It’s been a pretty good year so far for YouTube’s parent company, Alphabet. Raking in $17.9 billion in profit during Q2, the company has been smashing its financial records left, right and centre.
However, delve a little deeper into that colossal number and you discover that YouTube nearly doubled its revenue to $7 billion during the quarter. This was $1 billion more than it achieved during Q1, and a massive £3.8 billion up year-on-year.
I could stop here. If you want a reason to start publishing videos on YouTube, that revenue figure should be all you need to know. Advertisers are falling over themselves to appear on YouTube videos – and you could be the one making those videos.
It’s easy to fall into the trap of thinking that YouTube is simply too saturated with content creators. Why bother trying to join the fray when you’ll probably sink without trace?
That’s how I felt – until last year.
Here’s why there has never been a better time to start a YouTube channel.
You can make the videos you want to make
When YouTube introduced its ‘Shorts’ feature earlier this year, some thought it was doomed. After all, how could a platform that has always focused on delivering long-form video content suddenly compete against the might of TikTok?
Not so fast. Nestled among YouTube’s financial performance was the news that Shorts are now attracting 15 billion global daily views.
Doesn’t sound like a failure, does it?
They’re slowly being monetised, too, which is drawing even more creators to the feature. More importantly, the addition of Shorts and the elevation of its importance within YouTube’s plans makes YouTube a platform for a much wider pool of video makers.
Whether you want to create long- or short-form content, YouTube now gives you an audience for both. The world is your oyster.
Gear isn’t a barrier
In fact, it never has been.
Audio is important on YouTube, granted. People need to hear you. But if you get that element right (and you don’t have to spend a fortune to do so), you can simply grab your smartphone and start shooting.
That’s one excuse for not starting a YouTube channel that you can chalk off.
There’s enough audience to go around
There was one thought that prevented me from starting a YouTube channel for many years. There are too many creators on there already; I’ll never achieve the views and engagement that’ll make all of that effort worthwhile.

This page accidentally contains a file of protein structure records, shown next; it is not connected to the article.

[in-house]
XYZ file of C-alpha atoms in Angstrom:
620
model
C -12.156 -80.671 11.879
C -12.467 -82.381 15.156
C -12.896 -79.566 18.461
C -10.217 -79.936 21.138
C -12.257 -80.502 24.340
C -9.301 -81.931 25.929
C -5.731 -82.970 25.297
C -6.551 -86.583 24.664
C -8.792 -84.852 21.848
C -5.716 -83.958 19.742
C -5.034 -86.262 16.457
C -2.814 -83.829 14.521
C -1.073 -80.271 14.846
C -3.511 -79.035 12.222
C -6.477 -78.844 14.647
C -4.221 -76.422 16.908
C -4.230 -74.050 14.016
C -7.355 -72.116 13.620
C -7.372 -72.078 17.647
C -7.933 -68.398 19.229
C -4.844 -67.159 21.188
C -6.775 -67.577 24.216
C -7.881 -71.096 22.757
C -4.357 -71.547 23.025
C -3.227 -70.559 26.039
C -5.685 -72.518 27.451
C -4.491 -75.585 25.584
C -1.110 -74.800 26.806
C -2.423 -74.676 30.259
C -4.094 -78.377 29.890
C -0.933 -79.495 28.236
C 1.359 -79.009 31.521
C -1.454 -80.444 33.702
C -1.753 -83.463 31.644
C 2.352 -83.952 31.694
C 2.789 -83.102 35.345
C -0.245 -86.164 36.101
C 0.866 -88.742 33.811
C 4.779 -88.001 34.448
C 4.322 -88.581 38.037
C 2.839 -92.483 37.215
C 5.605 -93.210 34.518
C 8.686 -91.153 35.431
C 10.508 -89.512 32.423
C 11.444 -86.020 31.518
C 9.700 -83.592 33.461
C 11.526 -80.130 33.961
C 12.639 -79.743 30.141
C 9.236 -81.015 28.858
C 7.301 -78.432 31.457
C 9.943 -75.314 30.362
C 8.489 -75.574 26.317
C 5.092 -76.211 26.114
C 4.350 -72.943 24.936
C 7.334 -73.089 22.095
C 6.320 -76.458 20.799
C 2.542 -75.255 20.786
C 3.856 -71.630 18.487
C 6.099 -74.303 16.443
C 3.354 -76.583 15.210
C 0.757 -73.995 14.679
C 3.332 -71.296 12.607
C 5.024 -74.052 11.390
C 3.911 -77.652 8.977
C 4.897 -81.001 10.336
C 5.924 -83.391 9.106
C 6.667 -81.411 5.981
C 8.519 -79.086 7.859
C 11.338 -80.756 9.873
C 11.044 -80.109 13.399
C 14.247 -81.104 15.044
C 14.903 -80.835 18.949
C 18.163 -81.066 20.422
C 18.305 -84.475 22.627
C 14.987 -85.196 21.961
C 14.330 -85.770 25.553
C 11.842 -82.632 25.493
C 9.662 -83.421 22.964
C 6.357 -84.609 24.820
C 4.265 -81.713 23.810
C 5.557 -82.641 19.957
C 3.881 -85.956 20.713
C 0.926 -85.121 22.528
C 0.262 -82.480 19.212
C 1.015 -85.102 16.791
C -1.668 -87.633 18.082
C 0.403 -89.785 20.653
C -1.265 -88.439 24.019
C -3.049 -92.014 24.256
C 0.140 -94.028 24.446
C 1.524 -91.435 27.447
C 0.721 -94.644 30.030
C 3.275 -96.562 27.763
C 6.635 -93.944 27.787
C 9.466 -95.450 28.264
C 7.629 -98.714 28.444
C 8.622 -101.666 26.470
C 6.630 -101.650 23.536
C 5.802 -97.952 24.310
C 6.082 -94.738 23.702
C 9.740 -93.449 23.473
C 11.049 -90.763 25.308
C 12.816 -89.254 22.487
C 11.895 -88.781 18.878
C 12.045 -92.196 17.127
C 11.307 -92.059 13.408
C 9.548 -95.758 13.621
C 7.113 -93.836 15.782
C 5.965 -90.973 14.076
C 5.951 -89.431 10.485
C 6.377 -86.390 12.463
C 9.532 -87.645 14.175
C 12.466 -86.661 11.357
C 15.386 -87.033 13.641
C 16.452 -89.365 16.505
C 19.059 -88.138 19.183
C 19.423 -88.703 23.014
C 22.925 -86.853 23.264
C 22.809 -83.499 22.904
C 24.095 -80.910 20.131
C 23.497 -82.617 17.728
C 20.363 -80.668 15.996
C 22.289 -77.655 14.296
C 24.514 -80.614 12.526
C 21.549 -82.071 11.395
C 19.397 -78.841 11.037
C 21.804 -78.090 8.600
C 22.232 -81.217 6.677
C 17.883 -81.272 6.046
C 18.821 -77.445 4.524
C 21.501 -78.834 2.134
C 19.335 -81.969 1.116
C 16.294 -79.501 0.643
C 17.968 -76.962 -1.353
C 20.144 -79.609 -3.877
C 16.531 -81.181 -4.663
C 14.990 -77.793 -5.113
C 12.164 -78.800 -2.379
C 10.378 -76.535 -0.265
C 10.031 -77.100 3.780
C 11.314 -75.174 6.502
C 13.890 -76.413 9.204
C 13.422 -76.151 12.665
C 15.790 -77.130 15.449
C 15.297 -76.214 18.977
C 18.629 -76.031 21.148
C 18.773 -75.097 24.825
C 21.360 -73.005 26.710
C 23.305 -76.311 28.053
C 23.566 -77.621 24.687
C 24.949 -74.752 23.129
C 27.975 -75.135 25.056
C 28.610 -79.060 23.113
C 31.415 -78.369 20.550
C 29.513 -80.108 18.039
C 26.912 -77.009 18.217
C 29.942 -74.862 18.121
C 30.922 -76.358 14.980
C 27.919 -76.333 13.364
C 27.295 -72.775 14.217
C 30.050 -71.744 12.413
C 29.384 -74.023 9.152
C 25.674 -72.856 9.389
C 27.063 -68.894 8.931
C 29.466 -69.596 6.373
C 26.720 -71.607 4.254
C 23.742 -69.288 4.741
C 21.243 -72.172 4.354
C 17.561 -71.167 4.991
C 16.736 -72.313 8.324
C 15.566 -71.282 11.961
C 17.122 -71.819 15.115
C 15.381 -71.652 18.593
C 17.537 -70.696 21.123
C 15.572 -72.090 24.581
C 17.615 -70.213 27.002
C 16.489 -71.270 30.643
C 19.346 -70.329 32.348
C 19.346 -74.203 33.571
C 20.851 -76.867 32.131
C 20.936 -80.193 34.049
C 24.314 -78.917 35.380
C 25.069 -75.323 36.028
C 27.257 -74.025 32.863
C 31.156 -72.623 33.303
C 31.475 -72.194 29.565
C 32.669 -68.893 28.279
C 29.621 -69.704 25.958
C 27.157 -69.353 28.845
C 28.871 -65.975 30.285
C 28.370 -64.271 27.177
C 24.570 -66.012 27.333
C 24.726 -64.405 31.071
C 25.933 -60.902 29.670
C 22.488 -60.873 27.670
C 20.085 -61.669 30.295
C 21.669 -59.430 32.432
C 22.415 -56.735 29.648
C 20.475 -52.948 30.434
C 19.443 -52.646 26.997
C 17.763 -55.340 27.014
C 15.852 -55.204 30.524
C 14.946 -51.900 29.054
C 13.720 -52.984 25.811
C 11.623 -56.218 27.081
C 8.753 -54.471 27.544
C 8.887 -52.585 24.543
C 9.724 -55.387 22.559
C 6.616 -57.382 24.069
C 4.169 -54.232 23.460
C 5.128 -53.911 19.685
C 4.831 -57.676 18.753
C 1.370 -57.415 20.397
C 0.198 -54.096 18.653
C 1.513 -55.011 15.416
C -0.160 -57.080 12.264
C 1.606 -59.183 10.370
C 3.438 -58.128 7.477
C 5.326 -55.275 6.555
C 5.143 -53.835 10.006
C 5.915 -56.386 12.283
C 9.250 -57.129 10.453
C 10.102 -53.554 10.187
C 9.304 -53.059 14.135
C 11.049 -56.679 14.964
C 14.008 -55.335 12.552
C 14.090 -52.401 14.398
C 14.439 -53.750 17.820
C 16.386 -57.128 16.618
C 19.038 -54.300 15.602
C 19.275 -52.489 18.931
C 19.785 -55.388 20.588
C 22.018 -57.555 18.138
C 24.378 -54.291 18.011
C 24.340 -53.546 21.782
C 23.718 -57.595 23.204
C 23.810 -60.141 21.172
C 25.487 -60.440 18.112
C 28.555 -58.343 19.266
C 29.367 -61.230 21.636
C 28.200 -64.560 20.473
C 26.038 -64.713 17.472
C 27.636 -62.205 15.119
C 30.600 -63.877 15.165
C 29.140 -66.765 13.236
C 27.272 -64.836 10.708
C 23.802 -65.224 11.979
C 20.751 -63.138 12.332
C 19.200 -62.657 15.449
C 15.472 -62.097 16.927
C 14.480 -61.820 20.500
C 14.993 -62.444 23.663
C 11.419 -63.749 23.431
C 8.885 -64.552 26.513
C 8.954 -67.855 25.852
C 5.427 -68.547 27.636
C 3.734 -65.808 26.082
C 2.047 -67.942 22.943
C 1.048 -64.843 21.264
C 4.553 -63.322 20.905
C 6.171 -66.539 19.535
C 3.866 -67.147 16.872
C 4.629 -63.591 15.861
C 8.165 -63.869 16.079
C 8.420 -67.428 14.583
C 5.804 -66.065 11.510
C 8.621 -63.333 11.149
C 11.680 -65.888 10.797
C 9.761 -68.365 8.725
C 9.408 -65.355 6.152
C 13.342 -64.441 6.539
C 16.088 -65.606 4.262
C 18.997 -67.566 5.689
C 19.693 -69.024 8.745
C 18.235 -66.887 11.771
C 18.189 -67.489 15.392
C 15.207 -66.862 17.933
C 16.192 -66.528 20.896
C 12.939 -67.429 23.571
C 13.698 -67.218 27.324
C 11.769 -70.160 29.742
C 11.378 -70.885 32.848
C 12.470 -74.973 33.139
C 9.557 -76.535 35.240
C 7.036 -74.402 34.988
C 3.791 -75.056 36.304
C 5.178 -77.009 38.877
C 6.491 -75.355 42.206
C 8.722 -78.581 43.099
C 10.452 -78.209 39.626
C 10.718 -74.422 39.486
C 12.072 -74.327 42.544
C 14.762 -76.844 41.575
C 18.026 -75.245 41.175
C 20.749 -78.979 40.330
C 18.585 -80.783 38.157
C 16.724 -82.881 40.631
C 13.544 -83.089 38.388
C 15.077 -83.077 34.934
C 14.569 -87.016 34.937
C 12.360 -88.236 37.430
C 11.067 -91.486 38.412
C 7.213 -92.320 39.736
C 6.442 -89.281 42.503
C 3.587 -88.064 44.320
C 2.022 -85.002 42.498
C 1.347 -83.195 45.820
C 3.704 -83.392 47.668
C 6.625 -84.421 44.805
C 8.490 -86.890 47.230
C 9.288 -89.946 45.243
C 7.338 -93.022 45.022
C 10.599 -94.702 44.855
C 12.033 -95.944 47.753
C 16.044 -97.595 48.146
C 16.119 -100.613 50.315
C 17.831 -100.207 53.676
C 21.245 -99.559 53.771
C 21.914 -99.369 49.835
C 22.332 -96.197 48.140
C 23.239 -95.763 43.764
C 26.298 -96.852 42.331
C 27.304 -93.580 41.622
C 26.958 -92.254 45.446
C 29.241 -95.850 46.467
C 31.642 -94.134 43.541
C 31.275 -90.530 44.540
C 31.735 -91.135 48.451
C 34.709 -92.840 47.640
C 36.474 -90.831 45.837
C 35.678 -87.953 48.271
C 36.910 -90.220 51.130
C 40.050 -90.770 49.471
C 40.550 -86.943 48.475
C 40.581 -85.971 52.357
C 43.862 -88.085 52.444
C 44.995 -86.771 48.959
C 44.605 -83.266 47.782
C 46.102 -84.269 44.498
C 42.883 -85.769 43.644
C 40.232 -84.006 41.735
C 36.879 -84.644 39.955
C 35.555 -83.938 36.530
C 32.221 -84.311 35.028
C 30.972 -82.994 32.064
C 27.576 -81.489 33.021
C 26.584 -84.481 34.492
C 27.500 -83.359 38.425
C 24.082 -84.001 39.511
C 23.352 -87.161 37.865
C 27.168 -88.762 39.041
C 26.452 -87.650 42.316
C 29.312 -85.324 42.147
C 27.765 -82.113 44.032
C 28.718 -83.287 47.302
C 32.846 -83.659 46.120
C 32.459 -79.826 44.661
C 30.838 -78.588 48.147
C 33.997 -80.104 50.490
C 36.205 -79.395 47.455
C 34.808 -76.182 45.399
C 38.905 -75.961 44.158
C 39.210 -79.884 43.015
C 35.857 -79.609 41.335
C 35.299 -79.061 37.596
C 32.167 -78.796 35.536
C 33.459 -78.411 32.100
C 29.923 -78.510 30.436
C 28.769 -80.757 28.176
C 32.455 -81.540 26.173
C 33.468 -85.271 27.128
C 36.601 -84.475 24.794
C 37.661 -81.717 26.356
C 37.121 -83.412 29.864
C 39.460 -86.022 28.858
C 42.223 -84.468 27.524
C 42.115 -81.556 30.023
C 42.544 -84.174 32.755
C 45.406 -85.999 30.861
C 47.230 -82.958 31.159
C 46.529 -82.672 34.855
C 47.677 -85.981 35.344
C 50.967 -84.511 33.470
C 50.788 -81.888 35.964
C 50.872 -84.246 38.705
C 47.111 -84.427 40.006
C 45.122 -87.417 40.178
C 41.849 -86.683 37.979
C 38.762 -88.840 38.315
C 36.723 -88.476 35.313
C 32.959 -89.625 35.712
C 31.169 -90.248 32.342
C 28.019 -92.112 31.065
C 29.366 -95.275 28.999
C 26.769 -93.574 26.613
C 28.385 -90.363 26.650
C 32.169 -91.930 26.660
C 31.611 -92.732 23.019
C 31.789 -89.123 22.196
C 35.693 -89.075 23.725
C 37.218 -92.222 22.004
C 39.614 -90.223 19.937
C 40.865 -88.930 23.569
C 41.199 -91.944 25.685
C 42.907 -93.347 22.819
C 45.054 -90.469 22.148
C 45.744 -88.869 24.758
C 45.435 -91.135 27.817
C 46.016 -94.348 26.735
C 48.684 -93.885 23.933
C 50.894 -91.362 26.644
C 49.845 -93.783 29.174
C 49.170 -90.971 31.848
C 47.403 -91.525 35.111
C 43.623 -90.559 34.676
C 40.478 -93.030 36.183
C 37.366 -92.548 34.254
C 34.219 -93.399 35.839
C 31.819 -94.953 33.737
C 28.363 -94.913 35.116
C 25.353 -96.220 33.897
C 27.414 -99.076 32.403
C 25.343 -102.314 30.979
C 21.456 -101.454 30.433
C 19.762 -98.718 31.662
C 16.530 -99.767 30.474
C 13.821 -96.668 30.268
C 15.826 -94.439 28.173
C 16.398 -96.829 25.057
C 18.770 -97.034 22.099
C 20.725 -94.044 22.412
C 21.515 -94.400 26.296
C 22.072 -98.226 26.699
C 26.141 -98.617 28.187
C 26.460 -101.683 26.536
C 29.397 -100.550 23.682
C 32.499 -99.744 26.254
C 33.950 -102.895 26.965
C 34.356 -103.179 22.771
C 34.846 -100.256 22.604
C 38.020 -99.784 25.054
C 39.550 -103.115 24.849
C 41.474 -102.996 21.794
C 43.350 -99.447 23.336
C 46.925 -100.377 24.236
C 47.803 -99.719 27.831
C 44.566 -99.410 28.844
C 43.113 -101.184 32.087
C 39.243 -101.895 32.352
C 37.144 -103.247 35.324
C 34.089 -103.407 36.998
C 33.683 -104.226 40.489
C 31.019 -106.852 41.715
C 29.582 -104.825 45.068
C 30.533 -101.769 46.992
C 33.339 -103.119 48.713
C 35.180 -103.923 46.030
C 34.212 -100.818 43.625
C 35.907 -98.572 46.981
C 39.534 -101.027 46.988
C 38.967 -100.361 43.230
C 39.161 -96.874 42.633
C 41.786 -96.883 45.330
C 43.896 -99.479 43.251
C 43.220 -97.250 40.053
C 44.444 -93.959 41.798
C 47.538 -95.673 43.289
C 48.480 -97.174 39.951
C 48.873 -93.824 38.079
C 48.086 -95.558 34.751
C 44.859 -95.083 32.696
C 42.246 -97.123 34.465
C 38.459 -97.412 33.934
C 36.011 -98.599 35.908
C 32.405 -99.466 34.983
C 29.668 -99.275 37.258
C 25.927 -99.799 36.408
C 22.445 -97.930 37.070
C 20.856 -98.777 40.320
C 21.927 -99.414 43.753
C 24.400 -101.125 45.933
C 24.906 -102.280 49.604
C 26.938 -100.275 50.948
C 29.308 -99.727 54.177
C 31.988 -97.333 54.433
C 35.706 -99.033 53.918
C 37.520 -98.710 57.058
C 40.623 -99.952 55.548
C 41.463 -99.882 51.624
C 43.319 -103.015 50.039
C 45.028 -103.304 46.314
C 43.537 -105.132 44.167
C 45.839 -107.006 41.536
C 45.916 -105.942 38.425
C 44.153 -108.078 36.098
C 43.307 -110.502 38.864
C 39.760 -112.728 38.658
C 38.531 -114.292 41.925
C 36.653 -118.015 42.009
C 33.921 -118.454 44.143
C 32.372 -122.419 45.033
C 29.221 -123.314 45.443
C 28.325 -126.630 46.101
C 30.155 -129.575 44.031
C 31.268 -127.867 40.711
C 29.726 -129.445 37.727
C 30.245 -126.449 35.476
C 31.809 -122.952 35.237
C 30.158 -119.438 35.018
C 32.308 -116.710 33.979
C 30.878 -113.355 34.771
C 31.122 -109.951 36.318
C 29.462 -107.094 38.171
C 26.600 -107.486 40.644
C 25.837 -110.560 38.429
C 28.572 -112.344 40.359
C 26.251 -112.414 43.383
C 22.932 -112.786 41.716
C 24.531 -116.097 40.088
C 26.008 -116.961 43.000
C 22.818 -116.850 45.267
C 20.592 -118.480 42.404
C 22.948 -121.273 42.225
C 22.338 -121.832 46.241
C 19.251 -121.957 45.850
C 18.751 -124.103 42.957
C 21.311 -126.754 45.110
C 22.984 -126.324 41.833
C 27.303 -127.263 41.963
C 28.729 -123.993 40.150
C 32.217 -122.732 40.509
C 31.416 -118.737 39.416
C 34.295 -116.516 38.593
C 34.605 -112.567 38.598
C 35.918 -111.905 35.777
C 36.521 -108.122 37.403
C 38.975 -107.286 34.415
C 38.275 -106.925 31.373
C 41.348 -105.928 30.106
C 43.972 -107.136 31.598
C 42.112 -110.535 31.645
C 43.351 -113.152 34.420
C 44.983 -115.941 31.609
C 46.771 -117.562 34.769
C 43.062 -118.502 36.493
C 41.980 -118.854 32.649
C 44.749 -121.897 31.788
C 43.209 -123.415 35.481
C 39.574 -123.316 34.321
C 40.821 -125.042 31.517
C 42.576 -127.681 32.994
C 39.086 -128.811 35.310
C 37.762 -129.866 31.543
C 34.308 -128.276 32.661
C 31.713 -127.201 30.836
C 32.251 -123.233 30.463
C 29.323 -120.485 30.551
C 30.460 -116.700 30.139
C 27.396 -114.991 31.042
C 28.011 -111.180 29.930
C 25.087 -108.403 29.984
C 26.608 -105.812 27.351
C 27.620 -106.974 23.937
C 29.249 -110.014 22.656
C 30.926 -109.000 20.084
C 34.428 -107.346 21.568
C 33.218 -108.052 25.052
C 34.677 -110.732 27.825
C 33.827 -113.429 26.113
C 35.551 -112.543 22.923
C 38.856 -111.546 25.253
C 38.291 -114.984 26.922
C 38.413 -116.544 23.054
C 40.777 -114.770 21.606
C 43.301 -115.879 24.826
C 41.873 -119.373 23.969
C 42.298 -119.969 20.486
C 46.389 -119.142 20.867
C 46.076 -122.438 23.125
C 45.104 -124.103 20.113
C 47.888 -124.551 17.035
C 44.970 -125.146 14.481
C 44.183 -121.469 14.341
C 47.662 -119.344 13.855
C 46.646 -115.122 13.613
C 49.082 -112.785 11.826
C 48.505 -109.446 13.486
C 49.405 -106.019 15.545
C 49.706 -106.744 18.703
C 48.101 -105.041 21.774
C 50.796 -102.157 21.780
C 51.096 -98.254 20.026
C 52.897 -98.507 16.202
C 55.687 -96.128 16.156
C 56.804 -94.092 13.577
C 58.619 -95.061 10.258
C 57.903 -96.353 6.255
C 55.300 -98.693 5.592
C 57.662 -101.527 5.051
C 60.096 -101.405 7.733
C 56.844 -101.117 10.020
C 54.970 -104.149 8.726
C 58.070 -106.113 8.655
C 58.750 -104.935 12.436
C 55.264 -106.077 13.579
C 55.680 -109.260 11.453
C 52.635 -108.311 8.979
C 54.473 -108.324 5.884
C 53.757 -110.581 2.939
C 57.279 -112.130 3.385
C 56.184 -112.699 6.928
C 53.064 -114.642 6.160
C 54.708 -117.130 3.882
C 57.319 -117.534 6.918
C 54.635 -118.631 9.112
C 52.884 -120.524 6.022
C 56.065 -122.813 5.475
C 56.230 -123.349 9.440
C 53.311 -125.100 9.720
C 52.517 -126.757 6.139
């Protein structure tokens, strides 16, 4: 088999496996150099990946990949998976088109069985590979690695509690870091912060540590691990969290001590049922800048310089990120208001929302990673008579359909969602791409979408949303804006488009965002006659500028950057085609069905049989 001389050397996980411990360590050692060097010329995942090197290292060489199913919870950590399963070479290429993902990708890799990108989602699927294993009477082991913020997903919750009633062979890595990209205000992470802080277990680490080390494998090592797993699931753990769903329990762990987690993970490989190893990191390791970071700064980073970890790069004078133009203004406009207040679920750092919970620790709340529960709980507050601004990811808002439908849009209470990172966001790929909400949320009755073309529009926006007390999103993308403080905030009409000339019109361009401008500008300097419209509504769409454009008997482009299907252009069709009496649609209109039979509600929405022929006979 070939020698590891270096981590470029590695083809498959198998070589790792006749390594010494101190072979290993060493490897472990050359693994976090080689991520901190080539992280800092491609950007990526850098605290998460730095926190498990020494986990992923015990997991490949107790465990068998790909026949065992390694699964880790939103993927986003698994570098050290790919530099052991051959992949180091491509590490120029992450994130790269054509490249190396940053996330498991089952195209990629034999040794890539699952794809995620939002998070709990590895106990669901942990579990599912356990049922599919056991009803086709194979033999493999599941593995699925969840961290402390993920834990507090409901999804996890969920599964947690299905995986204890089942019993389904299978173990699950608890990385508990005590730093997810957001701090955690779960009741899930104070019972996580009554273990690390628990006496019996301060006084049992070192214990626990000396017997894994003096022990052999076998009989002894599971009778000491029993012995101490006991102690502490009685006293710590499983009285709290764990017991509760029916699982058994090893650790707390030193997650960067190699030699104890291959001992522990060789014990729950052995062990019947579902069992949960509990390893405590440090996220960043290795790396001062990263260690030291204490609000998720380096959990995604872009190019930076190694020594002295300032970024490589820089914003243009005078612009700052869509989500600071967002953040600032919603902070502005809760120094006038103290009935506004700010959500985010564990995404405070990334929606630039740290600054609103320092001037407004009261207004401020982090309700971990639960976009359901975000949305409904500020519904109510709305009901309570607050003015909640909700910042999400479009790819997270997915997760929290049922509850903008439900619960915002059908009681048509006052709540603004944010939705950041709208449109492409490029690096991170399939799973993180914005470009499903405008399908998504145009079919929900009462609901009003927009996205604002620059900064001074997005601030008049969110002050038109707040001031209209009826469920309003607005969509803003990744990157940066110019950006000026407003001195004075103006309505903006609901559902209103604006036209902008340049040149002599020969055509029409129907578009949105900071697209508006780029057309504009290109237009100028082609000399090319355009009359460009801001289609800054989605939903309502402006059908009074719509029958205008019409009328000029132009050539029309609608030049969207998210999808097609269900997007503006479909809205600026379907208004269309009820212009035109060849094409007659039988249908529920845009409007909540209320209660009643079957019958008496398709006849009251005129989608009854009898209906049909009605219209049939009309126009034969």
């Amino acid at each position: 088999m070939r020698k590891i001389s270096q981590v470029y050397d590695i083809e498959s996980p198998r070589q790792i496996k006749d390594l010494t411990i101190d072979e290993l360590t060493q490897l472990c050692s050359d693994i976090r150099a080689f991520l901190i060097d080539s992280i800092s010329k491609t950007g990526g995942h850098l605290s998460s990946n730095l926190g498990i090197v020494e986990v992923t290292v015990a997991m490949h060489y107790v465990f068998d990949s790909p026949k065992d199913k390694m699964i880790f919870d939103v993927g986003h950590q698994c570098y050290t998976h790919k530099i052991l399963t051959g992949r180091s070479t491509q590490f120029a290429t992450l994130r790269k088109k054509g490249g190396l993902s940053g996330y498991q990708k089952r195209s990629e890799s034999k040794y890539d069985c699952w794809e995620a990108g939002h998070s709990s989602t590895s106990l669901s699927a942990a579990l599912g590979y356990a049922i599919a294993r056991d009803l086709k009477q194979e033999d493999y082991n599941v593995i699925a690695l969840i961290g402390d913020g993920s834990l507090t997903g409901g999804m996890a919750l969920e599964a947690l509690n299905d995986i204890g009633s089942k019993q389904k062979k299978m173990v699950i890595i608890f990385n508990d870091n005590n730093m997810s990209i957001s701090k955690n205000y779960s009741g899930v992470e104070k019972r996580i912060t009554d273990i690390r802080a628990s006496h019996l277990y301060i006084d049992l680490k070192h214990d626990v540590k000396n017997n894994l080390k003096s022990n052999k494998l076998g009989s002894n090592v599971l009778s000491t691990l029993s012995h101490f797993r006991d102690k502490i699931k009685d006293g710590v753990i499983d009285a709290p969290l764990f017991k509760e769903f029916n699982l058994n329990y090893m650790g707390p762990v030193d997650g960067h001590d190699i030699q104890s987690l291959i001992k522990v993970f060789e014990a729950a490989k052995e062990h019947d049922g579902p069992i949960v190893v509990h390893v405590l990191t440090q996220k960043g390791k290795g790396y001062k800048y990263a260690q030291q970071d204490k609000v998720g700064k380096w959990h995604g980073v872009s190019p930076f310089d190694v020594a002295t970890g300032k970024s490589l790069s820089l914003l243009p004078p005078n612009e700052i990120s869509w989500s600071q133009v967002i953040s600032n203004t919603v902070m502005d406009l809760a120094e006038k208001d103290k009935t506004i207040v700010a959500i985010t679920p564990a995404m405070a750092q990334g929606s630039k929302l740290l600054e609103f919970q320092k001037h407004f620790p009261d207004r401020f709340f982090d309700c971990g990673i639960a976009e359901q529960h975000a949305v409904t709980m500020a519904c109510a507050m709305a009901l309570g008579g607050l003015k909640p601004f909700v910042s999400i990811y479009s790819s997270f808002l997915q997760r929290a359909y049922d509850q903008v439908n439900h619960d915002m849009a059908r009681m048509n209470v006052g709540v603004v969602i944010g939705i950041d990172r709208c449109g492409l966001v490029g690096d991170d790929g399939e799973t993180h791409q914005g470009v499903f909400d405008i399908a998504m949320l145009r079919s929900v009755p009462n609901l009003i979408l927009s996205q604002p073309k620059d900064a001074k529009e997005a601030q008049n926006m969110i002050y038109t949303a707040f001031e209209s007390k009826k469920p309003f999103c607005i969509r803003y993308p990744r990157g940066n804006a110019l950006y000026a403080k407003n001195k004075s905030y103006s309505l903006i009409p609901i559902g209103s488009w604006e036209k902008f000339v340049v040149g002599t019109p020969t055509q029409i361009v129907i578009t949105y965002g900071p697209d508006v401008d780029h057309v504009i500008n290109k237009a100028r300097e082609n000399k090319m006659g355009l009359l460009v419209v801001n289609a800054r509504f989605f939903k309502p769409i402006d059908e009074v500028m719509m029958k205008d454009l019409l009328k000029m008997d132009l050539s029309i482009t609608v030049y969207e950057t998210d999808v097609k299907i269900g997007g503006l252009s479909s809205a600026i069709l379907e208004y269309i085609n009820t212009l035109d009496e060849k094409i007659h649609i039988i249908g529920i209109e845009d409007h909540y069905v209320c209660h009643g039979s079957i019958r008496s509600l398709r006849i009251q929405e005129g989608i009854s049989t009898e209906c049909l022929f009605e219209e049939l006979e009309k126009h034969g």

This is rubbish. There are over 2 billion users on the platform, all of whom are hungry for fresh, engaging, new content.
If you’re concerned about entering a niche that appears to be saturated, you can put that fear to one side, too. I entered the tech YouTube space in 2020 and have somehow carved out my own little space within it. I genuinely didn’t think it was possible due to the sheer number of tech YouTubers already on the platform.
Remember – if lots of people are already doing the thing you want to do, that’s because it’s a good idea.
Creators are the new superstar DJs
This may not float your boat – and it certainly isn’t the reason I started my channel – but creators are arguably the new superstars of modern culture.
They may not be stood behind a pair of decks dropping the latest bangers to an adoring crowd, but creators have gained seriously large fan bases over the last few years. The likes of MKBHD, MrBeast, Peter McKinnon and Casey Neistat are rockstars in their own right.
I’m not keen on the term ‘influencer’, but there’s no escaping the fact that consumers are increasingly trusting independent creators more than they do brands. This is exciting if you have a story to tell or advice to give; people are waiting to hear it, and you can build your own fan base quicker on YouTube than on any other platform.
Others have paved the way
I’m an avid YouTube viewer. For years, I’ve been fascinated by how the creators I follow have built their audiences, developed their styles and published some of the most engaging content I’ve ever watched.
It’s inspiring, but it has also carved a neat path that I can follow. My videos are definitely inspired by the YouTubers I watch and admire, which has resulted in a number of neat shortcuts.
I’ve studied their presentation techniques, production values and storytelling. They’ve proved what works and what doesn’t, and that has enabled me to fast track my channel to over 30,000 subscribers during its first year of going live.
If, like me, you watch YouTube regularly and have your own favourite creators, that’s all you need to get started. Without thinking, those hours you’ve poured in as a viewer will shine through in your own content.
You’ve already done a shed load of the homework!
Go forth and start that channel. Don’t wait. There’s never a perfect time to do so, but there is the right time, and that’s definitely now.
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